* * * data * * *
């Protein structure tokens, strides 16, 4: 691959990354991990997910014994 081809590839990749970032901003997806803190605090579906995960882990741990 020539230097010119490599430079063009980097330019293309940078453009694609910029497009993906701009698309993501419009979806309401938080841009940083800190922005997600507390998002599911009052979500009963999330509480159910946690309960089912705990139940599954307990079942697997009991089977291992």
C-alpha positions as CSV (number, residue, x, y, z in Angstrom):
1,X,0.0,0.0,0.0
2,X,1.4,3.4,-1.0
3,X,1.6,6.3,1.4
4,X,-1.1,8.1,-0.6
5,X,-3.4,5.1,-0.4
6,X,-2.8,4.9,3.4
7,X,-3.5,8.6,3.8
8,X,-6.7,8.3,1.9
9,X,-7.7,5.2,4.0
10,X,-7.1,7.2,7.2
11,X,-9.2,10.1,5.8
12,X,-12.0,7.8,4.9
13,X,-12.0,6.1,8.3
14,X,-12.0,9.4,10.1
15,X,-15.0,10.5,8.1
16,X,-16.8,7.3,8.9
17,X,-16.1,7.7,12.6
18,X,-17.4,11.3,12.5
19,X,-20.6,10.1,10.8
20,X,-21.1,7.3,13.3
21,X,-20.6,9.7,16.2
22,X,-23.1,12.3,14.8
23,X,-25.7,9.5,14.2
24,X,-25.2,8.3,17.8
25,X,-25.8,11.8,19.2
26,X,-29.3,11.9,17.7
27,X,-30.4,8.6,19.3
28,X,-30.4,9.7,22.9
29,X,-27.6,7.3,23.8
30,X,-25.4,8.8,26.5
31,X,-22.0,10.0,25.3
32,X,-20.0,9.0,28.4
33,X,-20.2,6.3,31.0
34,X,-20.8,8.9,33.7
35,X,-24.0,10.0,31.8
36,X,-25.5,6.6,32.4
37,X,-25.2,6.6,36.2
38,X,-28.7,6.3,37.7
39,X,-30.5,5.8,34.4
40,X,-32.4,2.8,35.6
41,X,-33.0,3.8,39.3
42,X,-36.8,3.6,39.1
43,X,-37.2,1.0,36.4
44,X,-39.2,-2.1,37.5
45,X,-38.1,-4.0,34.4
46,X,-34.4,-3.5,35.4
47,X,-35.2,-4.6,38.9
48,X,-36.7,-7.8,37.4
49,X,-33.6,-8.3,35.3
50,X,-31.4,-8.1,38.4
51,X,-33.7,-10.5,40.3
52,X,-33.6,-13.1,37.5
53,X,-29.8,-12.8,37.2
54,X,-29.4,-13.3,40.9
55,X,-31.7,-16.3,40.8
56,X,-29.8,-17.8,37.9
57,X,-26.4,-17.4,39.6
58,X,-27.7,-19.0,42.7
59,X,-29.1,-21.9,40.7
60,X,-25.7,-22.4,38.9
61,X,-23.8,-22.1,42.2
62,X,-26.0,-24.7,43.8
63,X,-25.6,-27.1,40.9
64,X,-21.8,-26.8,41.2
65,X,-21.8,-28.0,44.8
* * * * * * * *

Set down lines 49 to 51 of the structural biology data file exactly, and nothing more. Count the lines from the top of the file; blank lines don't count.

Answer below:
47,X,-35.2,-4.6,38.9
48,X,-36.7,-7.8,37.4
49,X,-33.6,-8.3,35.3